Since the inner moon Prometheus orbits Saturn faster than particles in the ring, it pulls them inward and forward, which speeds them up, causing their orbits to become larger and as in the discussion of the Encke Gap above, they slow down and move outward and backward relative to Prometheus. Similarly, the ring particles orbit Saturn faster than Pandora, and are pulled outward and backward by that moon, which slows them down, causing their orbits to become smaller and speeding them up, so they move inward and forward relative to Pandora. The interactions of the moons and the ring particles are exactly the same as in the case of Pan and the Encke Gap particles, but since there are two moons, one pulling the particles one way and the other pulling the particles the other way, the particles become trapped between the two moons, creating the F ring.
The Outer Captured Moons
(pronounced PHEE-bee) is a relatively small moon, only about 130 miles in diameter. It is almost four times further from Saturn than its nearest neighbor, Iapetus, and has an eccentric retrograde orbit (meaning that it orbits Saturn in the opposite direction from that of the planet's rotation) that is closer to the Ecliptic (the orbital plane of the planets) than to the plane of Saturn's orbit. This suggests that it is either an asteroid or cometary object that was captured by Saturn, and not one of the original moons of the planet. Phoebe is very dark, in fact almost as dark as lampblack, and it is thought that collisions between it and other small objects (e.g., micrometeoroids) is probably the source of the dark material which coats the leading edge of Iapetus, though the color of its surface is slightly different from that of the dark material on Iapetus.
Voyager 2 didn't come very close to Phoebe, so only very large features would have shown up in its photographs, and current (2004) estimates of its mass are quite uncertain, varying by nearly a factor of two. As the Cassini spacecraft approached Saturn it passed less than 30,000 miles from Phoebe, and took images that showed hundreds of times more detail than the Voyager photographs (as a result, the linked page for Phoebe shows far more information than this brief discussion would suggest). Once analysis of the gravitational interaction with Phoebe is complete we should have a much more accurate measurement of its (very small) gravitational field. One interesting early result from the Cassini flyby is that the surface of Phoebe is covered by a very dark material (as already known), but the interior appears to be much brighter and may consist of relatively clean ices. This is revealed by the fact that many of the extremely numerous craters pockmarking its surface show a variation in brightness which is most easily explained by a dark overlayer sitting on top of a lighter underlayer.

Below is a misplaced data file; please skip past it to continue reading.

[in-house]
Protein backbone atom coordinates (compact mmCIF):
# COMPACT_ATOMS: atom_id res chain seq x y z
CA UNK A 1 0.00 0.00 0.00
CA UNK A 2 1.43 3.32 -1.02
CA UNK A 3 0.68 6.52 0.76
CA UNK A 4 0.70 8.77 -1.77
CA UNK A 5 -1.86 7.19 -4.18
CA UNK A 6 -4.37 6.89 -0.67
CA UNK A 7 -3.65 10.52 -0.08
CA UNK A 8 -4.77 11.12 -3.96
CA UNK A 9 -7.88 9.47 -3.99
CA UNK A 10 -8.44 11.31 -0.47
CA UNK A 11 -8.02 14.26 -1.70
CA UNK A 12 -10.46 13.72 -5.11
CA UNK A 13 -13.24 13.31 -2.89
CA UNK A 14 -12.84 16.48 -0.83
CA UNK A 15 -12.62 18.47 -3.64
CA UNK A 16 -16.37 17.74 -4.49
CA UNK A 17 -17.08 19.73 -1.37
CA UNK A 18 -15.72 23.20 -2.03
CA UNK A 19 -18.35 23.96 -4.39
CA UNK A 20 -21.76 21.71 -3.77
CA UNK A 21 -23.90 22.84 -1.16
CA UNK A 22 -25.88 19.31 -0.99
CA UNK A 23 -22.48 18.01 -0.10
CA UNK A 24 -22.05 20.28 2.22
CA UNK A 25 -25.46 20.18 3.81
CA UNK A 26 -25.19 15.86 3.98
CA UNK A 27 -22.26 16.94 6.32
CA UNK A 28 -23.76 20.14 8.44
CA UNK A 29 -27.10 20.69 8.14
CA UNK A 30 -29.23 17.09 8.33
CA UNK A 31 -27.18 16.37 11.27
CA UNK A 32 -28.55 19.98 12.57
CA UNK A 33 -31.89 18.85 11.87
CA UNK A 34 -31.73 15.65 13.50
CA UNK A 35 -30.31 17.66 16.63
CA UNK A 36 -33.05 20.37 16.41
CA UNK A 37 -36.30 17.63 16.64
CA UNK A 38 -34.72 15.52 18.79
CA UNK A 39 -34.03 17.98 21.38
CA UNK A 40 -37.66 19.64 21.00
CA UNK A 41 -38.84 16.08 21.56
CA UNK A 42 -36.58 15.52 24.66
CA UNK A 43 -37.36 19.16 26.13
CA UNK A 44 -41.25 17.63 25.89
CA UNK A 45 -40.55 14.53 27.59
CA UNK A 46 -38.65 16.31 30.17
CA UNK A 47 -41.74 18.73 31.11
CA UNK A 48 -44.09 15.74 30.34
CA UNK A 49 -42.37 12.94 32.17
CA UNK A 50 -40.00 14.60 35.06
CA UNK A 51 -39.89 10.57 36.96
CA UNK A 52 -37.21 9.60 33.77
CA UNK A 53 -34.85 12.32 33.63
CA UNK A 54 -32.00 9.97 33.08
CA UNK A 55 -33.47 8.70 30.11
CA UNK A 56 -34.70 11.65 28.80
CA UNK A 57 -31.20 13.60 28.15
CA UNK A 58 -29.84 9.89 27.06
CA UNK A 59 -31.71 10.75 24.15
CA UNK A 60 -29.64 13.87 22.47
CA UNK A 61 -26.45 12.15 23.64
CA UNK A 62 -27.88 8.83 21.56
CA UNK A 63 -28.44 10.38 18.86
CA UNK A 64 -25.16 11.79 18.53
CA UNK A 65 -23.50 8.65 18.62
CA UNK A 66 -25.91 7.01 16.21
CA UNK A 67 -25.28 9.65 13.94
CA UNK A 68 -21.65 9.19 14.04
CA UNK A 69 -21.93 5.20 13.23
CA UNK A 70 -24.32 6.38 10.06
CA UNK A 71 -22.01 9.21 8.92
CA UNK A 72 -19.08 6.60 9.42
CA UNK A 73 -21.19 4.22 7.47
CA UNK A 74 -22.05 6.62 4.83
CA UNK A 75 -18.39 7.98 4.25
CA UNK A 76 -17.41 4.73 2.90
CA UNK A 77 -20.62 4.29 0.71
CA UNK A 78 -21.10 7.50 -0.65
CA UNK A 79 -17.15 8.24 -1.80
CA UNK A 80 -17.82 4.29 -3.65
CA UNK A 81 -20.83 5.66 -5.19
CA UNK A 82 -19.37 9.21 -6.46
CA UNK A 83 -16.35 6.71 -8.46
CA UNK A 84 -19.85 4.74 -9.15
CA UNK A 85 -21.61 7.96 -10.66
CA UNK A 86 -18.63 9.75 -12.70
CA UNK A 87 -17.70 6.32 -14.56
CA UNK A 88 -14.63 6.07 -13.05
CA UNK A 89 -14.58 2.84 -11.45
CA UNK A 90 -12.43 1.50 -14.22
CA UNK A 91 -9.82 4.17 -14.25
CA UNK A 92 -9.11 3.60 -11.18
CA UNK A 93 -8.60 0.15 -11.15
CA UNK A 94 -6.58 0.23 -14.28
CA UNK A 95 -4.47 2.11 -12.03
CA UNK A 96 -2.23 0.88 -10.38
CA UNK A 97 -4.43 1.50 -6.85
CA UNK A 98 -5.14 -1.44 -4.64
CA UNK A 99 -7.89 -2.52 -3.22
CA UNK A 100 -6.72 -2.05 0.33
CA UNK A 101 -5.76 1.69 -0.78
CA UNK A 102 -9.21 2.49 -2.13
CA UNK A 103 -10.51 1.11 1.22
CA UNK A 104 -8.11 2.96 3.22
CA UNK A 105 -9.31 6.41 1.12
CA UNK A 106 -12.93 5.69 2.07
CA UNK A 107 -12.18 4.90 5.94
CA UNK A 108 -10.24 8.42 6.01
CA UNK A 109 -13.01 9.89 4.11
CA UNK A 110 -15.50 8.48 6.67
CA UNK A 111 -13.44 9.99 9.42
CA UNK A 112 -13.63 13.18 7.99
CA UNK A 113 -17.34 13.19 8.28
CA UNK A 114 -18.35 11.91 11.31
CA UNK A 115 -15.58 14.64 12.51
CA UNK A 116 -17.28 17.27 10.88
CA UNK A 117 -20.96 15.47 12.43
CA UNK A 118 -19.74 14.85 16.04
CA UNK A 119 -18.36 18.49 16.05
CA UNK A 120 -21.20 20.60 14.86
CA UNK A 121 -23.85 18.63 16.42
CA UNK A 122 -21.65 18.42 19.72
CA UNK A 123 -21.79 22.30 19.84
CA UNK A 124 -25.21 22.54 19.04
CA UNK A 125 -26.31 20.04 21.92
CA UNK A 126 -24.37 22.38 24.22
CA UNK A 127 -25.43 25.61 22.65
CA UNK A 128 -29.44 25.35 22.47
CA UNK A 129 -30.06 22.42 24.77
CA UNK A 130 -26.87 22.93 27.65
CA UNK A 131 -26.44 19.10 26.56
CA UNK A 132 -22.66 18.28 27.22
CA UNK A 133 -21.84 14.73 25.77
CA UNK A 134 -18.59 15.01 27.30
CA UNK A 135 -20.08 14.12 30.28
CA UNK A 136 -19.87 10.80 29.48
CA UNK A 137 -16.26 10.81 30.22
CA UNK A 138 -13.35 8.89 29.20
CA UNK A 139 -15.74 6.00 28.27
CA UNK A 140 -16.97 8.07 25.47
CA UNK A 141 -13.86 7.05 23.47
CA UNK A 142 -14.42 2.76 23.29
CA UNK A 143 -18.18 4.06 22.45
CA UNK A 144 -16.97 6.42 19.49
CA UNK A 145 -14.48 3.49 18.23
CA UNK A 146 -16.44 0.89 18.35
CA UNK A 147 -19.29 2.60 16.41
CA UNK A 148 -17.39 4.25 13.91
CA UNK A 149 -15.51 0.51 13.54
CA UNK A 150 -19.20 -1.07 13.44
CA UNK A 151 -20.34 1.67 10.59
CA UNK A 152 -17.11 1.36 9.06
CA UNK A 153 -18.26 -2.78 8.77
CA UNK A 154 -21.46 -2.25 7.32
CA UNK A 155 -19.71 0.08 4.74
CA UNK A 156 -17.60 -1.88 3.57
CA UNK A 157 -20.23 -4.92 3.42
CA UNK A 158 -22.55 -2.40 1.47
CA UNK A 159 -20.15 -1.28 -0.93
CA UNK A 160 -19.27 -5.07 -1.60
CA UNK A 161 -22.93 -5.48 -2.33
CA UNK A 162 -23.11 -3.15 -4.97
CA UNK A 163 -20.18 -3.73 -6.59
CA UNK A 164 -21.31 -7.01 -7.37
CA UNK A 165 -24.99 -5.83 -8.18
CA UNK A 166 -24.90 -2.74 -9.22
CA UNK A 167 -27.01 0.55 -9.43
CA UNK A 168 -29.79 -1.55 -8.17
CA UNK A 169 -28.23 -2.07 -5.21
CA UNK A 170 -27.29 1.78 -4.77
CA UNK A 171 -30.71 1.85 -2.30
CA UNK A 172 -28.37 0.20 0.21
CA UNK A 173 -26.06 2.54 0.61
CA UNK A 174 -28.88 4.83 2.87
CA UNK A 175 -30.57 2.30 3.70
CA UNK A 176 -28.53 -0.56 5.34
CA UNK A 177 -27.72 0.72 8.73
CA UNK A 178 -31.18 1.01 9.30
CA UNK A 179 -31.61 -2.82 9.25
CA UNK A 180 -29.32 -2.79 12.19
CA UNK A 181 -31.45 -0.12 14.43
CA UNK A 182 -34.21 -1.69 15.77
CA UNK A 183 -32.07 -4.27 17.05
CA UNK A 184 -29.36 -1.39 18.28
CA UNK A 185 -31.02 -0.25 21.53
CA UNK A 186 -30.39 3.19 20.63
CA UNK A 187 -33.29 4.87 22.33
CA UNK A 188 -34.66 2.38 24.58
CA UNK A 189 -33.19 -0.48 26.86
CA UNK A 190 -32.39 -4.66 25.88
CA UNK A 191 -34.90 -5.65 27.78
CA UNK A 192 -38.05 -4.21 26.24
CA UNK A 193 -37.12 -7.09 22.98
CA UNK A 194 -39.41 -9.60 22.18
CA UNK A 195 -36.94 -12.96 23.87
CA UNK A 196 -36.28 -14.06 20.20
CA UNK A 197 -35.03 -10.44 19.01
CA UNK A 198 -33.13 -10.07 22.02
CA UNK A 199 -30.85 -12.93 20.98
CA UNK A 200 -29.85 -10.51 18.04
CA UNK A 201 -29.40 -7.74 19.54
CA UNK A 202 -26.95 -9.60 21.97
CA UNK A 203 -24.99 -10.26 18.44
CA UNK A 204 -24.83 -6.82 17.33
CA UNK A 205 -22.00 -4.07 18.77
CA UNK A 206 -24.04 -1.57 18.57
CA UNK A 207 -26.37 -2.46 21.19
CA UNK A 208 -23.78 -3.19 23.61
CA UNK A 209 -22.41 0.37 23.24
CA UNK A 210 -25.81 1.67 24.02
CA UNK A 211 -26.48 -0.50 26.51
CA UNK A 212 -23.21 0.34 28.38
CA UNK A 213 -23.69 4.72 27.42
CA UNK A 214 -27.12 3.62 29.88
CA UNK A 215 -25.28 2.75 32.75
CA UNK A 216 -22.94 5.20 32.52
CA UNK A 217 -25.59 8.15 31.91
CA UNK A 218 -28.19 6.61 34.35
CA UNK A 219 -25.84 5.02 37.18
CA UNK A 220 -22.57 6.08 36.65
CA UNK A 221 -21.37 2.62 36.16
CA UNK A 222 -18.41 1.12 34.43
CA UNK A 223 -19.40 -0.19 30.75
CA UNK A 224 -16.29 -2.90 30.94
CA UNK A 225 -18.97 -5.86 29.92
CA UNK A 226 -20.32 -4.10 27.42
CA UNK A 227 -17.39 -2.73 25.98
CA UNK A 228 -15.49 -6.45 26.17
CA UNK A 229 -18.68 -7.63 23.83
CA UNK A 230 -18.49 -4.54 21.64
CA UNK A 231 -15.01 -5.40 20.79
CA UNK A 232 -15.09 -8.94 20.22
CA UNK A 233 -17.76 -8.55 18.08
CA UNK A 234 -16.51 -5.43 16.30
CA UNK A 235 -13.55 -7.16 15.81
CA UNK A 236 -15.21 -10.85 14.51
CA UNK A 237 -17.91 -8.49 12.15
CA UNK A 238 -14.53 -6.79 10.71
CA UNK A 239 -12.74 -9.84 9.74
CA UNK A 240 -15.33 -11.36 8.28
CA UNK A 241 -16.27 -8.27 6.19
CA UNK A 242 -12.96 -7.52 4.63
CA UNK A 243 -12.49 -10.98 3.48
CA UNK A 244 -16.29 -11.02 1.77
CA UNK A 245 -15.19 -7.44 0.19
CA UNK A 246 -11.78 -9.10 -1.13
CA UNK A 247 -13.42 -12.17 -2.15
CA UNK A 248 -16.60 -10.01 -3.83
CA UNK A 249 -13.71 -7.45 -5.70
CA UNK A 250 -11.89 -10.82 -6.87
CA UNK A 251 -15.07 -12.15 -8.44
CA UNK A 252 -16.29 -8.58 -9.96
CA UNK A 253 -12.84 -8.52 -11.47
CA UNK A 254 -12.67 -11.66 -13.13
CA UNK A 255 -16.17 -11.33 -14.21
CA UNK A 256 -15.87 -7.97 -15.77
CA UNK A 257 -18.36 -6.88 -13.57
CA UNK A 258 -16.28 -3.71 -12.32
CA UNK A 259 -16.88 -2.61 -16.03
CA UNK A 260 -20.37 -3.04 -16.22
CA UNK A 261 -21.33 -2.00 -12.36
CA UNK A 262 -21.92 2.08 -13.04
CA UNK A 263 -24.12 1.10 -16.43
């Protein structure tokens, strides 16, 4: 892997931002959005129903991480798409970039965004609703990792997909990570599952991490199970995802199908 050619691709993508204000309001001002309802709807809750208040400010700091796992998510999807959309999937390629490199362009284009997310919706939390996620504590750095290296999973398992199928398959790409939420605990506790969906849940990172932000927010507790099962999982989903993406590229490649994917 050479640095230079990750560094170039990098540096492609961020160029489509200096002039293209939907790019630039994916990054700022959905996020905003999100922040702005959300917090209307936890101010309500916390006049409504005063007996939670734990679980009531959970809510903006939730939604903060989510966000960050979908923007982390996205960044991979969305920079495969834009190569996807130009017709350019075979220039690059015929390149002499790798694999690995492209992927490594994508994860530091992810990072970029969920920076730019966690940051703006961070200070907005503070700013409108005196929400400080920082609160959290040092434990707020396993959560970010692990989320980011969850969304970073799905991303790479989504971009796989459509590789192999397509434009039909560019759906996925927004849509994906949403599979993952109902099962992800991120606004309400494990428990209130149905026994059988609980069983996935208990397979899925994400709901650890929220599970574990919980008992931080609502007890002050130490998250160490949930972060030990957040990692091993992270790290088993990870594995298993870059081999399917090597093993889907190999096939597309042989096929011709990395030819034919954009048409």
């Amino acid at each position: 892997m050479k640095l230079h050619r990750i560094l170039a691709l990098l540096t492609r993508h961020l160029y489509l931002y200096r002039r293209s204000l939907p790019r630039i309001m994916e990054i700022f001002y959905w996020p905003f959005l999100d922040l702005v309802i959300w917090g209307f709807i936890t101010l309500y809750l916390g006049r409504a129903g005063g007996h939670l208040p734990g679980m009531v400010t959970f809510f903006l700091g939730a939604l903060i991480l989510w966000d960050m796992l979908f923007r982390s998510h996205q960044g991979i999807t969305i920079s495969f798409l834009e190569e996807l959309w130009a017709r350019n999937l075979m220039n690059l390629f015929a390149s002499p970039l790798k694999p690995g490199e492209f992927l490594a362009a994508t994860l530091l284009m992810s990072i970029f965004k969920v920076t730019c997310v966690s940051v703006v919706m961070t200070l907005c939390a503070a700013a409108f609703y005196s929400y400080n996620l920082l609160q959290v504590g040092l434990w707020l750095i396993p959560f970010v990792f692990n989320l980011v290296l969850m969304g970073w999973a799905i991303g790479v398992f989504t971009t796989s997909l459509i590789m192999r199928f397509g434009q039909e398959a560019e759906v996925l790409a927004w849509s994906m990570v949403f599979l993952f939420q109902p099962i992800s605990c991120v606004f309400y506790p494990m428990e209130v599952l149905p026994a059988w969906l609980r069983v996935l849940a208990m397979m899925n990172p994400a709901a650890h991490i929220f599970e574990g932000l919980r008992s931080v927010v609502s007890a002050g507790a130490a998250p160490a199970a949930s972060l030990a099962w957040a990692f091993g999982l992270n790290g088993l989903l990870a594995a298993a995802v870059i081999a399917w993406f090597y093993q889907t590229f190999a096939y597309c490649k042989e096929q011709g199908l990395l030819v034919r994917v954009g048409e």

S/2000 S 1 to S 12 and Later Discoveries
are several dozen small moons discovered in 2000 - 2007. They are all small starlike dots in the discovery photographs, and nothing can be determined of their sizes except by estimation (brighter ones being presumed to be bigger than fainter ones). Assuming that they are all as dark as Phoebe and other icy bodies in the far Solar System, their differing brightnesses yield diameters between four and twenty miles. It isn't likely that they are much darker and larger than this, but if any of them are relatively bright, they could be even smaller than these estimates.
Some of these moons orbit Saturn in a direct motion (the same way that the planet rotates), and some in a retrograde motion (the opposite way), and their orbital planes vary from the rotational plane of the planet by as much as 45 degrees. This implies that they are probably captured comets, or more likely, since their orbital motions seem to naturally group into a small number of similar orbits, broken pieces of such objects.